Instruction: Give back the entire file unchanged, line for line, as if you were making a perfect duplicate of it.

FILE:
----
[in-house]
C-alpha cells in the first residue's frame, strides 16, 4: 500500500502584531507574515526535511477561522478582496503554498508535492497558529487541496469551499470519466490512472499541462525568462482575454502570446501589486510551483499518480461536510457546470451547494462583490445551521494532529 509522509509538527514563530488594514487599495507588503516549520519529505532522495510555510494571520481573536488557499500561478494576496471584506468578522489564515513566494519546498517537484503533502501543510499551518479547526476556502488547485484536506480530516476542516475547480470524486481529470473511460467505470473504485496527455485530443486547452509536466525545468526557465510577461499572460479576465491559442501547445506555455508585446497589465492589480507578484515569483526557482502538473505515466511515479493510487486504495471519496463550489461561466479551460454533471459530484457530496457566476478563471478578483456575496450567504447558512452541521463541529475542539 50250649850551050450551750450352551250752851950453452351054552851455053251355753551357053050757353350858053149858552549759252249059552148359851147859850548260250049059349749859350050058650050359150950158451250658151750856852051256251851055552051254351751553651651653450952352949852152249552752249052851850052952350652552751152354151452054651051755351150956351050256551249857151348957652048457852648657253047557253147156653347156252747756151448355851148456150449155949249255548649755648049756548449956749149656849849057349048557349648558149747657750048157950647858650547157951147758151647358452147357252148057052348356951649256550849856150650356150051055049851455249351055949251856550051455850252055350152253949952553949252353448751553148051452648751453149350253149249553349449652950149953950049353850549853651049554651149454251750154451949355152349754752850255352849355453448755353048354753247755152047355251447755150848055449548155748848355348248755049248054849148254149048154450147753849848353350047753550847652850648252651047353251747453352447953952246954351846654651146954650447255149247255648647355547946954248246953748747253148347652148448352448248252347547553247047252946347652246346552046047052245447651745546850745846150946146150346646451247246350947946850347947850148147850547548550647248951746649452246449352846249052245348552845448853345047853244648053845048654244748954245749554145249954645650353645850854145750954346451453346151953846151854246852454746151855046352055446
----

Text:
[in-house]
C-alpha cells in the first residue's frame, strides 16, 4: 500500500502584531507574515526535511477561522478582496503554498508535492497558529487541496469551499470519466490512472499541462525568462482575454502570446501589486510551483499518480461536510457546470451547494462583490445551521494532529 509522509509538527514563530488594514487599495507588503516549520519529505532522495510555510494571520481573536488557499500561478494576496471584506468578522489564515513566494519546498517537484503533502501543510499551518479547526476556502488547485484536506480530516476542516475547480470524486481529470473511460467505470473504485496527455485530443486547452509536466525545468526557465510577461499572460479576465491559442501547445506555455508585446497589465492589480507578484515569483526557482502538473505515466511515479493510487486504495471519496463550489461561466479551460454533471459530484457530496457566476478563471478578483456575496450567504447558512452541521463541529475542539 50250649850551050450551750450352551250752851950453452351054552851455053251355753551357053050757353350858053149858552549759252249059552148359851147859850548260250049059349749859350050058650050359150950158451250658151750856852051256251851055552051254351751553651651653450952352949852152249552752249052851850052952350652552751152354151452054651051755351150956351050256551249857151348957652048457852648657253047557253147156653347156252747756151448355851148456150449155949249255548649755648049756548449956749149656849849057349048557349648558149747657750048157950647858650547157951147758151647358452147357252148057052348356951649256550849856150650356150051055049851455249351055949251856550051455850252055350152253949952553949252353448751553148051452648751453149350253149249553349449652950149953950049353850549853651049554651149454251750154451949355152349754752850255352849355453448755353048354753247755152047355251447755150848055449548155748848355348248755049248054849148254149048154450147753849848353350047753550847652850648252651047353251747453352447953952246954351846654651146954650447255149247255648647355547946954248246953748747253148347652148448352448248252347547553247047252946347652246346552046047052245447651745546850745846150946146150346646451247246350947946850347947850148147850547548550647248951746649452246449352846249052245348552845448853345047853244648053845048654244748954245749554145249954645650353645850854145750954346451453346151953846151854246852454746151855046352055446